MIDLAND - Right now sobriety checkpoints are illegal here in Texas, but state lawmakers are trying to change that.
But even if their bills pass, West Texas cities and counties are too small to be affected.
The current bills coming up this session will, if passed, provide checkpoints to cities with a population of 500,000 or more and to counties with a population of 200,000 or more.
That leaves out most of West Texas. That still hasn't stopped the fight for them here in the Tall City.
It's no secret that this time of year is a time of celebration, but when the drinking goes too far, it puts everyone on the road at risk.
And this year the timing is right for an increase in parties.
"Christmas and New Year's both fall on Saturday so the eve will be Friday night," said Lt. Brian Bogart of Midland Police.
"A lot of parties go on," CEO of Stop DWI, Inc. Charles Hodges said.
Midland police tell us the Tall City goes through 25 to 30 DWIs every week.
That's why organizations like Stop DWI, Inc. along with local police are pushing for implementing sobriety checkpoints.
But under Texas law, they're illegal, going against the Lone Star State's interpretation of the federal Constitution.
It comes down to a matter of a person's rights versus their safety.
The idea is that it's too much of an inconvenience for people to be stopped if they're not drunk.
That doesn't convince people in favor.
"Everybody's concerned with reducing drunk driving," explained Hodges. "I think the person that's really inconvenienced would appreciate the fact that possibly some intoxicated driver would be waiting out there and smack 'em."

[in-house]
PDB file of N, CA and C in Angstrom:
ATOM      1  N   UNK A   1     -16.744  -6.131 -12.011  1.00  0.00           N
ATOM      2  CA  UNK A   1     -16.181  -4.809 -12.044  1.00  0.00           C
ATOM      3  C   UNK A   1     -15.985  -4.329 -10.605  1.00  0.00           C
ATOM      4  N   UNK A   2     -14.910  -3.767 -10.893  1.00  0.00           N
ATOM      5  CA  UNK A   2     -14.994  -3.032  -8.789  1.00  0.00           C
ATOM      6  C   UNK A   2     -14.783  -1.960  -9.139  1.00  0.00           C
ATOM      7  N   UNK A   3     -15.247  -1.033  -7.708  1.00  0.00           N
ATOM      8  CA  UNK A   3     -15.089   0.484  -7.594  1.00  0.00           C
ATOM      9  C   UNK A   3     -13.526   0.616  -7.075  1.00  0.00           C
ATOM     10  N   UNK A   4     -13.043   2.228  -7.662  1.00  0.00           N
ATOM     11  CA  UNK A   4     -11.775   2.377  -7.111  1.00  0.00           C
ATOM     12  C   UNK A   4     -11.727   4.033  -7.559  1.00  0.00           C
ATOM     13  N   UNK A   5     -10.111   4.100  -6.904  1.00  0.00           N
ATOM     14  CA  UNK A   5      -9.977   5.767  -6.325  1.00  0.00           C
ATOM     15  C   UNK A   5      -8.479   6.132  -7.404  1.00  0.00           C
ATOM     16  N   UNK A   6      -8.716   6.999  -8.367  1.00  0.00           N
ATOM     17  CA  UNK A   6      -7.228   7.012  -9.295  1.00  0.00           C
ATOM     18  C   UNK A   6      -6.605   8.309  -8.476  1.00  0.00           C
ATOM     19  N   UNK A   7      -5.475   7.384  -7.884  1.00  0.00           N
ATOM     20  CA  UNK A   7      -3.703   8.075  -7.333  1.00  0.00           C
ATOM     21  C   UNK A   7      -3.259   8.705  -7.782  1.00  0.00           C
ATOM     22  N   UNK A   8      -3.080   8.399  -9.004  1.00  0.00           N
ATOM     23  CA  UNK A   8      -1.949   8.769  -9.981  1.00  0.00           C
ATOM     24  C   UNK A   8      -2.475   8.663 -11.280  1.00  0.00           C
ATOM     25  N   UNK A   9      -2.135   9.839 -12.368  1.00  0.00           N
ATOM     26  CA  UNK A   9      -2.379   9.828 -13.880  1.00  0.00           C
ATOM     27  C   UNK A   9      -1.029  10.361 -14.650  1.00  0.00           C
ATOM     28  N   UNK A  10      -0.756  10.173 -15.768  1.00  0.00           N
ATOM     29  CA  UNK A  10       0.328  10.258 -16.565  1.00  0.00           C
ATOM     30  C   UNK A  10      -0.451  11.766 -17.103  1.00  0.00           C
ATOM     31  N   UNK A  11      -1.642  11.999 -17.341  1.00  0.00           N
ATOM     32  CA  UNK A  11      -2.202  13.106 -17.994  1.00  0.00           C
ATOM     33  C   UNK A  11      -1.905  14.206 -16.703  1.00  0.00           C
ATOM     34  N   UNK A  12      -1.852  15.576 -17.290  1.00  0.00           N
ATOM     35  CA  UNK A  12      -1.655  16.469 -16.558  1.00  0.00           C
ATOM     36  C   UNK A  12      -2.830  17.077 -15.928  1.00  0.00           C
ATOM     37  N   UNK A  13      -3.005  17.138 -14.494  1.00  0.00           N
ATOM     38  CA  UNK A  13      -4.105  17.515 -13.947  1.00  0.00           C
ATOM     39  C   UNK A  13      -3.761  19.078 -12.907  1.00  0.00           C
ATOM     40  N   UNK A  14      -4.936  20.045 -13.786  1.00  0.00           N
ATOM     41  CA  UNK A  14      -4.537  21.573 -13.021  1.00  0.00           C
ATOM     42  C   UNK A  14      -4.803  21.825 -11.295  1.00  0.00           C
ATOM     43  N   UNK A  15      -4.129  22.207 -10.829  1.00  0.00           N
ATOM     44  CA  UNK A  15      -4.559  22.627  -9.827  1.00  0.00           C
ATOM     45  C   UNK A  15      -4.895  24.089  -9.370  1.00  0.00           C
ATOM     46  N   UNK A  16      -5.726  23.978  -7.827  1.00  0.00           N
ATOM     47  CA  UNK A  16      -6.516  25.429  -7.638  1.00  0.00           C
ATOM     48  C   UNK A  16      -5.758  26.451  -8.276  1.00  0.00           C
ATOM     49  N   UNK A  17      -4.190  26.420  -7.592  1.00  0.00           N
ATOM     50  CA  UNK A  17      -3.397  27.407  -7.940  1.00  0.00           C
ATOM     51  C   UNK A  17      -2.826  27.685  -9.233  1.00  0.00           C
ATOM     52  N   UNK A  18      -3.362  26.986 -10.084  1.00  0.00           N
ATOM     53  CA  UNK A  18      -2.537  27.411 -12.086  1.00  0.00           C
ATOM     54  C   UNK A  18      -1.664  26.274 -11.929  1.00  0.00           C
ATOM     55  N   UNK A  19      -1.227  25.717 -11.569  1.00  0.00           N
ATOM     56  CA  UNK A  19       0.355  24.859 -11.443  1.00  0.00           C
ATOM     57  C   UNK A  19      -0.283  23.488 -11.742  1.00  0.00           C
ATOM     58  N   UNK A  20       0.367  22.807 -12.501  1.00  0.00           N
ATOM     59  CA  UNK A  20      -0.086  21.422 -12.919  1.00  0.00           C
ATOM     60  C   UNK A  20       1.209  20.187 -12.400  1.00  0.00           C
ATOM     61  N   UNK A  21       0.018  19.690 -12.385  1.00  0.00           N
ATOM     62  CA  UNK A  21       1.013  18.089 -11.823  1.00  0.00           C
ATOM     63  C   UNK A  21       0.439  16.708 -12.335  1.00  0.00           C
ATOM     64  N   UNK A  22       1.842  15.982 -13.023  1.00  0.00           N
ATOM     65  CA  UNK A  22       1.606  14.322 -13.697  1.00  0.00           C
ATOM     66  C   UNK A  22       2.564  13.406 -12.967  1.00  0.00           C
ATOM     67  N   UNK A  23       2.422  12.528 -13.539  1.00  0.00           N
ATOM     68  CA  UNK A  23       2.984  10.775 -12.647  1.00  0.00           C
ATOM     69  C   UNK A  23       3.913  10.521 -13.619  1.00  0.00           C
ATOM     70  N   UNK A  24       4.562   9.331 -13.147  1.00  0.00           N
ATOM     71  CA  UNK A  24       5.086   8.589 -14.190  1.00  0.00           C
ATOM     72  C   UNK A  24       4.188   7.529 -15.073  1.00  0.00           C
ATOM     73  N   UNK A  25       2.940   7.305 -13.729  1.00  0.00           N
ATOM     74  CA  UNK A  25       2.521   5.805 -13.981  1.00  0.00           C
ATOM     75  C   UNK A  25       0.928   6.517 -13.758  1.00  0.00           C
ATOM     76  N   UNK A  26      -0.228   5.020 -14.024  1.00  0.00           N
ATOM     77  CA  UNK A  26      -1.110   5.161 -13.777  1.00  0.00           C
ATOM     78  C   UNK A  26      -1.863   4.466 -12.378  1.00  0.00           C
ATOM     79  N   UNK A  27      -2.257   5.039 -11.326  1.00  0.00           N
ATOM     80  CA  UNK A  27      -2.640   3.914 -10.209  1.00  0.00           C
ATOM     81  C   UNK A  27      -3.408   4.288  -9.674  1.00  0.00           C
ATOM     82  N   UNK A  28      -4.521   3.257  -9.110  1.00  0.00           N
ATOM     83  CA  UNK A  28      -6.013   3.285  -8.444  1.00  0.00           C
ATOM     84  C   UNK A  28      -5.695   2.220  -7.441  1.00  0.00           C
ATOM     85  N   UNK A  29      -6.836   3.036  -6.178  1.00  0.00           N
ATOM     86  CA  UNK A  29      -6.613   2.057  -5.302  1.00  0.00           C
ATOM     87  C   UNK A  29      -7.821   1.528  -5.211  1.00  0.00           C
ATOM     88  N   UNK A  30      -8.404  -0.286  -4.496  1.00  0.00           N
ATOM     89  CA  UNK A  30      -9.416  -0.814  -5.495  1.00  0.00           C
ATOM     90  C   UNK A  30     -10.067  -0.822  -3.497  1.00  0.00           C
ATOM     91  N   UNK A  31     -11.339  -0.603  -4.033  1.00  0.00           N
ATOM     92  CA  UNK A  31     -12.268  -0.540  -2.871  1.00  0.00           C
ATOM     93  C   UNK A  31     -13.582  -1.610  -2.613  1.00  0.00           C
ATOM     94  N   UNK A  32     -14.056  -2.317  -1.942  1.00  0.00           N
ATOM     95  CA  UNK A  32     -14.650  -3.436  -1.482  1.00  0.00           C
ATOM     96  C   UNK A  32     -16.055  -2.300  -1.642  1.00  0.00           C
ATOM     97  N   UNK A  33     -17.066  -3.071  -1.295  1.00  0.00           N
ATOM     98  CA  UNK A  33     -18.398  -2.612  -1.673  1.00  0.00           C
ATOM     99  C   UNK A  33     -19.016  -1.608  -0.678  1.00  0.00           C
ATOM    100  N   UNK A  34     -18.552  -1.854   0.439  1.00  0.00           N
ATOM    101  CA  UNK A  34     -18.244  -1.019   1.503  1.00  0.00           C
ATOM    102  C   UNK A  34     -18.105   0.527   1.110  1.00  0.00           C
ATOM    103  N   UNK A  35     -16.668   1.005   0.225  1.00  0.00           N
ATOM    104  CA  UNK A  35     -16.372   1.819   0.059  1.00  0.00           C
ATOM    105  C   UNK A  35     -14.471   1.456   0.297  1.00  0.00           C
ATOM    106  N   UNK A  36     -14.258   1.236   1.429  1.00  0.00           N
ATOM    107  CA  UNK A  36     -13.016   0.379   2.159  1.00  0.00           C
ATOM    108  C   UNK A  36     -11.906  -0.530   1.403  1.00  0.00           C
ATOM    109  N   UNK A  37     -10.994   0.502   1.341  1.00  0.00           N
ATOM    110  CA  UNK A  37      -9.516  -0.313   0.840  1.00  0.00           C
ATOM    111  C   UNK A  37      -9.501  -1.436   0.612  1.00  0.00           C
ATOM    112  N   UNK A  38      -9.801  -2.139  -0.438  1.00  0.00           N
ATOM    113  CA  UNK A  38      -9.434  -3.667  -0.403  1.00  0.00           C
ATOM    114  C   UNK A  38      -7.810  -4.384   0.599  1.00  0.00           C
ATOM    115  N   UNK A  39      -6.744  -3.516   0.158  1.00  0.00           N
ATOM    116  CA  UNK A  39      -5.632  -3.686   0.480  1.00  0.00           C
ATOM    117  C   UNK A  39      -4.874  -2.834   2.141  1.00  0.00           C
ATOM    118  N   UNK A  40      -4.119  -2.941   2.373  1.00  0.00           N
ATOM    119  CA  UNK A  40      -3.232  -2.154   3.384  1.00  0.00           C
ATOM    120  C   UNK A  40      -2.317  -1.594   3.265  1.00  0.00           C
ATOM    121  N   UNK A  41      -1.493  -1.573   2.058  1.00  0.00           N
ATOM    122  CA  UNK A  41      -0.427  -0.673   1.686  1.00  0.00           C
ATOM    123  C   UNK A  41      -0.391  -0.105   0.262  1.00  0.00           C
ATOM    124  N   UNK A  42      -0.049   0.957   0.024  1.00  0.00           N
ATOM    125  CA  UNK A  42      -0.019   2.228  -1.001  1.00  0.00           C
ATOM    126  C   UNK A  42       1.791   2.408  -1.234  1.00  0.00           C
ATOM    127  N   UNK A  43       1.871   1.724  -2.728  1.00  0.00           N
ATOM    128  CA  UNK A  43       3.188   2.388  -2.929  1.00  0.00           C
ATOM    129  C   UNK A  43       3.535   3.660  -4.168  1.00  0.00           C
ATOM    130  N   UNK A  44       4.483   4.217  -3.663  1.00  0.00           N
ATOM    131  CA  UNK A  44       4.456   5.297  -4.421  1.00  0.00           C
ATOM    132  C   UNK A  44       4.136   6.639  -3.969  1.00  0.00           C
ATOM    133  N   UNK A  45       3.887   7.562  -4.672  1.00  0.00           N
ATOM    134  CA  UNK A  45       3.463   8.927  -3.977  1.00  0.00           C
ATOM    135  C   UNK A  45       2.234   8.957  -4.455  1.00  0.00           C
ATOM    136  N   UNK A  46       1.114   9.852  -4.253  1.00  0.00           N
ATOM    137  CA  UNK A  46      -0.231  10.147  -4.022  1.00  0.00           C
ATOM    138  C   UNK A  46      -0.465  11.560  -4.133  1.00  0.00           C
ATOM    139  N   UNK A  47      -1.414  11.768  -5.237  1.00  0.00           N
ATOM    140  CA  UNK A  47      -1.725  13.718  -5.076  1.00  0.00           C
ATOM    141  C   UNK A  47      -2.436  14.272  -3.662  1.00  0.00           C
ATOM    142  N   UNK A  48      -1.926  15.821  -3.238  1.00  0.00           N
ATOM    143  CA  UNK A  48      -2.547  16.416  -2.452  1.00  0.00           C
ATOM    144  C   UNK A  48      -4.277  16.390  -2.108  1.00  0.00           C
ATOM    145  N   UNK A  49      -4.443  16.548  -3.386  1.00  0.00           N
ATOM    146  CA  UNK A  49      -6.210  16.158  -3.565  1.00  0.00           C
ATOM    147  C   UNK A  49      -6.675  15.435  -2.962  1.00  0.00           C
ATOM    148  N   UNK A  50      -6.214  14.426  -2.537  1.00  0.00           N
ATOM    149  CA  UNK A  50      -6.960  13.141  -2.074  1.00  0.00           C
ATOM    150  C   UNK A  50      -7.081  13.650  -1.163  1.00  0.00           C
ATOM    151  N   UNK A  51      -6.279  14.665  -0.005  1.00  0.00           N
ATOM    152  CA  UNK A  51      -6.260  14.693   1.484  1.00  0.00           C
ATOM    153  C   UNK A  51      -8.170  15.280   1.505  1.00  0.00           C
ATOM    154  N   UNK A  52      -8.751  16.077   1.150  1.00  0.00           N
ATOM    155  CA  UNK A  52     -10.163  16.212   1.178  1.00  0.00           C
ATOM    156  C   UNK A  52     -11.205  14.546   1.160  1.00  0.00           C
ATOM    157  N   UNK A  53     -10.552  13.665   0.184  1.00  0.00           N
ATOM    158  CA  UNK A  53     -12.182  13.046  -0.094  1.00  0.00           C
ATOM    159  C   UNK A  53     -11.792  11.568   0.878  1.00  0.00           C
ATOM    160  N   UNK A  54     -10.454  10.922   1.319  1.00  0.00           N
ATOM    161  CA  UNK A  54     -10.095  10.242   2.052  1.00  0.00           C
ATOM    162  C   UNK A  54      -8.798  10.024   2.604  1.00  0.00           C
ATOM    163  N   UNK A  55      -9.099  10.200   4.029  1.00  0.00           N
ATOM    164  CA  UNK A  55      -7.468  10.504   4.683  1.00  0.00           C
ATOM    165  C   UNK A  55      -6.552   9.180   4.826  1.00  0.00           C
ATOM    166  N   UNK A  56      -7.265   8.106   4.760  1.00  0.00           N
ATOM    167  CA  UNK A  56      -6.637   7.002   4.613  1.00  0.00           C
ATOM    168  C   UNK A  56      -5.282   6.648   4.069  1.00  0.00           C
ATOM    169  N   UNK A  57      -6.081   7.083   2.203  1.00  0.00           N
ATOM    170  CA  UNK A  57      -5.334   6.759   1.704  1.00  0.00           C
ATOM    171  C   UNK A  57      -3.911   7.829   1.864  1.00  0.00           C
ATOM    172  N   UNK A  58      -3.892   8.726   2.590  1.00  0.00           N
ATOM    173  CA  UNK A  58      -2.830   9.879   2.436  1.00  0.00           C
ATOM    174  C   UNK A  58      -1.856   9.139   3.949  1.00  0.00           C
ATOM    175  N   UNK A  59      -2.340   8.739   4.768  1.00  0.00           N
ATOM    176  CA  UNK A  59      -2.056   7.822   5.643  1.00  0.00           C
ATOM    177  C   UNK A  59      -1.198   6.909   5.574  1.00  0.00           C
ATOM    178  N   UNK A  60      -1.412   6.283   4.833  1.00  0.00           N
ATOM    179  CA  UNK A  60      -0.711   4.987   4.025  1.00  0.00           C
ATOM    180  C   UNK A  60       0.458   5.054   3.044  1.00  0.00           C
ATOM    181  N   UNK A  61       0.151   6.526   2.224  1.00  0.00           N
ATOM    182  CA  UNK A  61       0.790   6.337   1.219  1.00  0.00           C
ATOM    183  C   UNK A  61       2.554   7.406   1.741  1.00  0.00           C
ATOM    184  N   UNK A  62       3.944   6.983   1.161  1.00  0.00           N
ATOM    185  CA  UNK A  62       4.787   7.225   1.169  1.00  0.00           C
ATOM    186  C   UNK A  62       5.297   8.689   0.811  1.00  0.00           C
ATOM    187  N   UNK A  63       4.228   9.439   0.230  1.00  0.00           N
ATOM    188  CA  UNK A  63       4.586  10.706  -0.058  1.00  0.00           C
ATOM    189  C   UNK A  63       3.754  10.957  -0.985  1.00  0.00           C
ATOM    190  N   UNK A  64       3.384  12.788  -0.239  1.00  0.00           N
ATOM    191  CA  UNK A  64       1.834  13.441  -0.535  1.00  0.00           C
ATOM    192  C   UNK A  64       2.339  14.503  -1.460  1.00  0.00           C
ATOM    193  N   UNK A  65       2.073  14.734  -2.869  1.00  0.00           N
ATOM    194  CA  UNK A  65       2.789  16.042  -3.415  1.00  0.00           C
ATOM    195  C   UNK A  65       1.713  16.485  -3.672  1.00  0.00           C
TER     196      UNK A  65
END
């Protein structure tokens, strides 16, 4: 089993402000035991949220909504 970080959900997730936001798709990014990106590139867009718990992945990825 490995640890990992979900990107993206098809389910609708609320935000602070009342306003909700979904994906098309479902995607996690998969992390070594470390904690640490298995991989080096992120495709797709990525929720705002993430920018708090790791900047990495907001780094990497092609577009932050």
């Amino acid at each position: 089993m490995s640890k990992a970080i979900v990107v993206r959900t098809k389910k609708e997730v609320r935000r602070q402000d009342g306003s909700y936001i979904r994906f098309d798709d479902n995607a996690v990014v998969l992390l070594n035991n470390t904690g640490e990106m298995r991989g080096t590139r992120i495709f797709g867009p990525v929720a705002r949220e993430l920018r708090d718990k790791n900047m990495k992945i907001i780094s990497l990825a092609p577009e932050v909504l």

Police say checkpoints will cut down the DWIs just by being there.
"Every time you throw something else out there there's gonna be a few more of them that have that second thought and say 'Hey I'm not gonna do that this time,'" Bogart said.
Without checkpoints police are forced to patrol on their own and try to spot the signs of intoxication.
But even that's not guaranteed with the presence of "practiced drunks".
"They see the police car behind them and they get that little shot of adrenaline and they're saying 'OK, hands at the ten and two and I'm gonna pay attention to what I'm doing,'" explained Bogart.
The law is the law, but checkpoint advocates just aren't sure if it's the right law.
"So what if it takes a little extra time? It might save somebody's life," said Hodges.
State lawmakers have several bills in place right now, but some have already stalled.